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Xiaobiao Xu
,
Peter B. Rhines
,
Eric P. Chassignet
, and
William J. Schmitz Jr.

Abstract

The oceanic deep circulation is shared between concentrated deep western boundary currents (DWBCs) and broader interior pathways, a process that is sensitive to seafloor topography. This study investigates the spreading and deepening of Denmark Strait overflow water (DSOW) in the western subpolar North Atlantic using two ° eddy-resolving Atlantic simulations, including a passive tracer injected into the DSOW. The deepest layers of DSOW transit from a narrow DWBC in the southern Irminger Sea into widespread westward flow across the central Labrador Sea, which remerges along the Labrador coast. This abyssal circulation, in contrast to the upper levels of overflow water that remain as a boundary current, blankets the deep Labrador Sea with DSOW. Farther downstream after being steered around the abrupt topography of Orphan Knoll, DSOW again leaves the boundary, forming cyclonic recirculation cells in the deep Newfoundland basin. The deep recirculation, mostly driven by the meandering pathway of the upper North Atlantic Current, leads to accumulation of tracer offshore of Orphan Knoll, precisely where a local maximum of chlorofluorocarbon (CFC) inventory is observed. At Flemish Cap, eddy fluxes carry ~20% of the tracer transport from the boundary current into the interior. Potential vorticity is conserved as the flow of DSOW broadens at the transition from steep to less steep continental rise into the Labrador Sea, while around the abrupt topography of Orphan Knoll, potential vorticity is not conserved and the DSOW deepens significantly.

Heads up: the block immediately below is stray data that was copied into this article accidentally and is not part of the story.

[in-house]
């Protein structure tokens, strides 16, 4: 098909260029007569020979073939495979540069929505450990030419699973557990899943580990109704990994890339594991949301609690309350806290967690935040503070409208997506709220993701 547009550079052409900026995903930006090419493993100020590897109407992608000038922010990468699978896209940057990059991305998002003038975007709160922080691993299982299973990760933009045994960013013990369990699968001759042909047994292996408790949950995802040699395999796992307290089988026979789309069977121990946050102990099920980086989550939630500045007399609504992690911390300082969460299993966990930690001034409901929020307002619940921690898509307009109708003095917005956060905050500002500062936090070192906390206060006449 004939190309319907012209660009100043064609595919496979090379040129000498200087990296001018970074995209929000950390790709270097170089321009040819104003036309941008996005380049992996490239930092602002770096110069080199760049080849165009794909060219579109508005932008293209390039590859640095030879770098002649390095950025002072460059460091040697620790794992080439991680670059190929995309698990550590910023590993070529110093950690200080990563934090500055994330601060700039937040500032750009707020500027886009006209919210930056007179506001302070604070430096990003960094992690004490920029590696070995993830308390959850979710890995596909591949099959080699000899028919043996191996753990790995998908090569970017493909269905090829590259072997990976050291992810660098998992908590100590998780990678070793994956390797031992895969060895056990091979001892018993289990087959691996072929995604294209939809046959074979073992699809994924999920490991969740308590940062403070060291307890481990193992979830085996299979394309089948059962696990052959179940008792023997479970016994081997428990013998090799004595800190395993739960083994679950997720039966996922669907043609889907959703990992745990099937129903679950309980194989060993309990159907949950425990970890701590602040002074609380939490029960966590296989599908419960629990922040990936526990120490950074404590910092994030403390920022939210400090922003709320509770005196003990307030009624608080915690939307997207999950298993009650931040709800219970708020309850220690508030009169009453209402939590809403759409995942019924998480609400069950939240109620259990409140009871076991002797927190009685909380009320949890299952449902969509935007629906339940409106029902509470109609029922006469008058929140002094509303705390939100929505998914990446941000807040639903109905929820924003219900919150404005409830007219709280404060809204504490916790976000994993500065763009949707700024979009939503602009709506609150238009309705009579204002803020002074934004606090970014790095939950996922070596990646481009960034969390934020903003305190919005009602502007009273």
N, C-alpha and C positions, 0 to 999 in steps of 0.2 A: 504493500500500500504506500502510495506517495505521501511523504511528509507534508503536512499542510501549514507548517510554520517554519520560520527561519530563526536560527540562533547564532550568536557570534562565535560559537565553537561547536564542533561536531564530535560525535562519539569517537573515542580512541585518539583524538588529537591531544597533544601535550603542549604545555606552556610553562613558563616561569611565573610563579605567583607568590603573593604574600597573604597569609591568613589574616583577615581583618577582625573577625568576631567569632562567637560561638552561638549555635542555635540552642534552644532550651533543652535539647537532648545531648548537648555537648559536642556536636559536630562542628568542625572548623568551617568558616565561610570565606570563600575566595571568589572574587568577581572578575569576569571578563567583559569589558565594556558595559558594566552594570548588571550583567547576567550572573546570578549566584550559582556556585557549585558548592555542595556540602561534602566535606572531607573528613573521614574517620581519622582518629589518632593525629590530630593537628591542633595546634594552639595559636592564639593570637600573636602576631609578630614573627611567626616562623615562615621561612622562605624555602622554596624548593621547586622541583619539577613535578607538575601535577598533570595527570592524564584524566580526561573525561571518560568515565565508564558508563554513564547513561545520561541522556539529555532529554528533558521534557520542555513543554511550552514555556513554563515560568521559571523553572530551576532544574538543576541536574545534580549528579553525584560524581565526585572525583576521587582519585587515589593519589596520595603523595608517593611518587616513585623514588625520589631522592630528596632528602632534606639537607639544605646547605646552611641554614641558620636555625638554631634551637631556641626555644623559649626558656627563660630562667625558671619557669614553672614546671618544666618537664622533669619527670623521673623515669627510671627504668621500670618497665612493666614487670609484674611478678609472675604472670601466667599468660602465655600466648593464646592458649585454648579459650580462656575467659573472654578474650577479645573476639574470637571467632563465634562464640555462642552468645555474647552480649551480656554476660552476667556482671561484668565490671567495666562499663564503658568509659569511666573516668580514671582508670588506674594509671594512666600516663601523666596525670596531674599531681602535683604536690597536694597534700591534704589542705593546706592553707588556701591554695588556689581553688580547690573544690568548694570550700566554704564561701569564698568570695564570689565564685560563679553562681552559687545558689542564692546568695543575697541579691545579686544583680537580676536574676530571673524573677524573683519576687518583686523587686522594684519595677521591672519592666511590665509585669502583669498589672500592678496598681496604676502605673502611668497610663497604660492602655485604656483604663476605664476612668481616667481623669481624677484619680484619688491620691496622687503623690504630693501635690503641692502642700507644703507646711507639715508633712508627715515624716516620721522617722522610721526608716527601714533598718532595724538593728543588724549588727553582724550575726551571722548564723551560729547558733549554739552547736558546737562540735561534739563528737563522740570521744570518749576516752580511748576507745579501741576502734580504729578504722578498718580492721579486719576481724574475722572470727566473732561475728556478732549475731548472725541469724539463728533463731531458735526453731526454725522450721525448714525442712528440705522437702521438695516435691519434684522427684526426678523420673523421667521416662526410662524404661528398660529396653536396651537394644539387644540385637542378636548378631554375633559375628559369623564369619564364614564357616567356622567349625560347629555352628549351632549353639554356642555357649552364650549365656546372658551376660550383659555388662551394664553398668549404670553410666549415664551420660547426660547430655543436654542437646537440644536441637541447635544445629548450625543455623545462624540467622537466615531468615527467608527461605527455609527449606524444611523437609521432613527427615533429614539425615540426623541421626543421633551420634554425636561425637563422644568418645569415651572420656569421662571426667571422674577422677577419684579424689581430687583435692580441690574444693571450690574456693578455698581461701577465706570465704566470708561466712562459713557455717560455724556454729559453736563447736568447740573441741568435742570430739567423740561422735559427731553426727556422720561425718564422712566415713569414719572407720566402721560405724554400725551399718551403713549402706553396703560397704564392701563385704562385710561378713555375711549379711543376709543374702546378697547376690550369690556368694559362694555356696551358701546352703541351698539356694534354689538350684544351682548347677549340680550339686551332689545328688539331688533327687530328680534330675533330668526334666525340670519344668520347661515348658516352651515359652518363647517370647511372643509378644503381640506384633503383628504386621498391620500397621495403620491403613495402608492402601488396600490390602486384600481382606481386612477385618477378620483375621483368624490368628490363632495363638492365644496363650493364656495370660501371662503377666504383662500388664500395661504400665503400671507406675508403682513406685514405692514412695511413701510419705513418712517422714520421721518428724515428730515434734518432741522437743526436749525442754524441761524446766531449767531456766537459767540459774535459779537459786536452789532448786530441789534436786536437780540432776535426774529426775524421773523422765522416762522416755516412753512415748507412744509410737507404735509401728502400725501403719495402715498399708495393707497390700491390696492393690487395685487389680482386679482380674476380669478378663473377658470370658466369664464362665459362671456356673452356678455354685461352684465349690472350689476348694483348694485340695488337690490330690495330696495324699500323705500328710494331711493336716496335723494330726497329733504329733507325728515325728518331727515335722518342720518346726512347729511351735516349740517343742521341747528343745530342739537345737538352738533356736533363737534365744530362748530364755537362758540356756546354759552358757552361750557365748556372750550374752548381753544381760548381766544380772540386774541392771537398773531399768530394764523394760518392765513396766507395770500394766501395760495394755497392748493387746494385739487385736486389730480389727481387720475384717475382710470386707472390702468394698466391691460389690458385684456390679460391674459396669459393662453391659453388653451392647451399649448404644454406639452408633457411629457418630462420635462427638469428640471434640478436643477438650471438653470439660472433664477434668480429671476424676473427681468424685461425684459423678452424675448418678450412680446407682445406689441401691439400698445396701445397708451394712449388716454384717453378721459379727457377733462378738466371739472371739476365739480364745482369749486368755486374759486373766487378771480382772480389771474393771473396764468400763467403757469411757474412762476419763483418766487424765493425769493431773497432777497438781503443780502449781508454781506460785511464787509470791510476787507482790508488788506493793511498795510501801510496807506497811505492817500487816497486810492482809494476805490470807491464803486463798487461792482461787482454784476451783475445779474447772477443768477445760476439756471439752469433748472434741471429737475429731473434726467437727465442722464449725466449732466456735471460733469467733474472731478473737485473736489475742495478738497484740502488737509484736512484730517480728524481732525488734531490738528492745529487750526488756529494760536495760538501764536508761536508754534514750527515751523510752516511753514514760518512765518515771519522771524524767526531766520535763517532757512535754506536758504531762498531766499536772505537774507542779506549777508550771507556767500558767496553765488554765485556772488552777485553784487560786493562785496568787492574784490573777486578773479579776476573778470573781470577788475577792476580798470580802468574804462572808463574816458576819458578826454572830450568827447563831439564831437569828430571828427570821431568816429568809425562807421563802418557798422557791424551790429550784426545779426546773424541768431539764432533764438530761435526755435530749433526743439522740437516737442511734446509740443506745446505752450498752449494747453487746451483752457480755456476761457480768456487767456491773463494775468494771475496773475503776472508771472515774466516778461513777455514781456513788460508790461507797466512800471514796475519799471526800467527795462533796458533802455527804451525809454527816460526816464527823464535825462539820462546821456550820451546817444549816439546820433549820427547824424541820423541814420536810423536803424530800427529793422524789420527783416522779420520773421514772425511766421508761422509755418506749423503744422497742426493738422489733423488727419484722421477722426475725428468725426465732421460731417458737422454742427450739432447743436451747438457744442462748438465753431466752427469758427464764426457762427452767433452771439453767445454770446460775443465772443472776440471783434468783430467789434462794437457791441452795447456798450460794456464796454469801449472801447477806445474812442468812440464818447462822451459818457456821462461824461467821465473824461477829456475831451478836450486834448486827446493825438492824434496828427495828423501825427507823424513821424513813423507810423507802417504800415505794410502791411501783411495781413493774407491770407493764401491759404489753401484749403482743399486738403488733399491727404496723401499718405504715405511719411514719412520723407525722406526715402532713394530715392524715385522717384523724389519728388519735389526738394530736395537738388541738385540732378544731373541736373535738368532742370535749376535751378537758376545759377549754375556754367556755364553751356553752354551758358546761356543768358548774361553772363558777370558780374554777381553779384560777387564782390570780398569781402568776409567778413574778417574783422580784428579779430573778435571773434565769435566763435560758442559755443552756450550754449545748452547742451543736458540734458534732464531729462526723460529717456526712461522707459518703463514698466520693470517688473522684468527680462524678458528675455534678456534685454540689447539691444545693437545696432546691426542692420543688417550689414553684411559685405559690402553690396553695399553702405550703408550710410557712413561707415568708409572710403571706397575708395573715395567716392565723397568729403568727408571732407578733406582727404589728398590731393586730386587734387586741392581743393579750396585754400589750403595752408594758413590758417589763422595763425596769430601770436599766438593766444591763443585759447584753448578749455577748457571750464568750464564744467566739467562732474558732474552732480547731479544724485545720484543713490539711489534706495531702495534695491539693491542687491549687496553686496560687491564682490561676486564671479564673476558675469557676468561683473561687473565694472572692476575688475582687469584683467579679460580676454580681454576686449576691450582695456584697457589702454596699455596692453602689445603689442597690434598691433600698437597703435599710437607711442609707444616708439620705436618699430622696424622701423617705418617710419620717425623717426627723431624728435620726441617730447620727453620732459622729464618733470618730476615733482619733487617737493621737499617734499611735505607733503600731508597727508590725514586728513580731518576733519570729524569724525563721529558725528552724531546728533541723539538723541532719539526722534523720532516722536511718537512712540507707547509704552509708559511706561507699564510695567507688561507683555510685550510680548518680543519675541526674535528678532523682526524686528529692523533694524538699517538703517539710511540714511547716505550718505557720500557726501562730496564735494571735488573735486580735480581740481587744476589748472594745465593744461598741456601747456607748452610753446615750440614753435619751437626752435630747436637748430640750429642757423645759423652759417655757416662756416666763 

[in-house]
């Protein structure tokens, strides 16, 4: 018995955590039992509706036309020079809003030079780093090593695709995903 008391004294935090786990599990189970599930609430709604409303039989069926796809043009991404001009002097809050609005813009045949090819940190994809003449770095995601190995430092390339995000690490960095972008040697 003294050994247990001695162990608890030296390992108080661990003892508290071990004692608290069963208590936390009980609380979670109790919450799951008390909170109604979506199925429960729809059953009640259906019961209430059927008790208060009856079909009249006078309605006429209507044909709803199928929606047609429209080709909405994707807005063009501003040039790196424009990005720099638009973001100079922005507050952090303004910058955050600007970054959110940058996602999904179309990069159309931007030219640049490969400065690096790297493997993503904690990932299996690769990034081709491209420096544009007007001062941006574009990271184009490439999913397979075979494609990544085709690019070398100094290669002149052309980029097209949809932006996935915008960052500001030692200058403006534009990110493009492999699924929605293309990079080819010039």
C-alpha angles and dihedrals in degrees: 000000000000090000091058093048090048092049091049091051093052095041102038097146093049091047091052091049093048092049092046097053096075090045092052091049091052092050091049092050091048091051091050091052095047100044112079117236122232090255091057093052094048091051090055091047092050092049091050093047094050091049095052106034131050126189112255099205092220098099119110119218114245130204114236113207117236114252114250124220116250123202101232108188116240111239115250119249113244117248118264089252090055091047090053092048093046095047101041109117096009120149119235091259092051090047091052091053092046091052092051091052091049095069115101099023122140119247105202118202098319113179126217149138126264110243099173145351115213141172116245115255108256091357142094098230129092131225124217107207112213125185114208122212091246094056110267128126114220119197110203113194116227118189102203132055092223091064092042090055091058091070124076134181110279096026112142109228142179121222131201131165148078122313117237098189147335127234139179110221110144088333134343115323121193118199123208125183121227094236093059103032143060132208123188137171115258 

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William J. Schmitz, Jr.
,
James F. Price
,
Philip L. Richardson
,
W. Brechner Owens
,
Douglas C. Webb
,
Robert E. Cheney
, and
H. Thomas Rossby

Abstract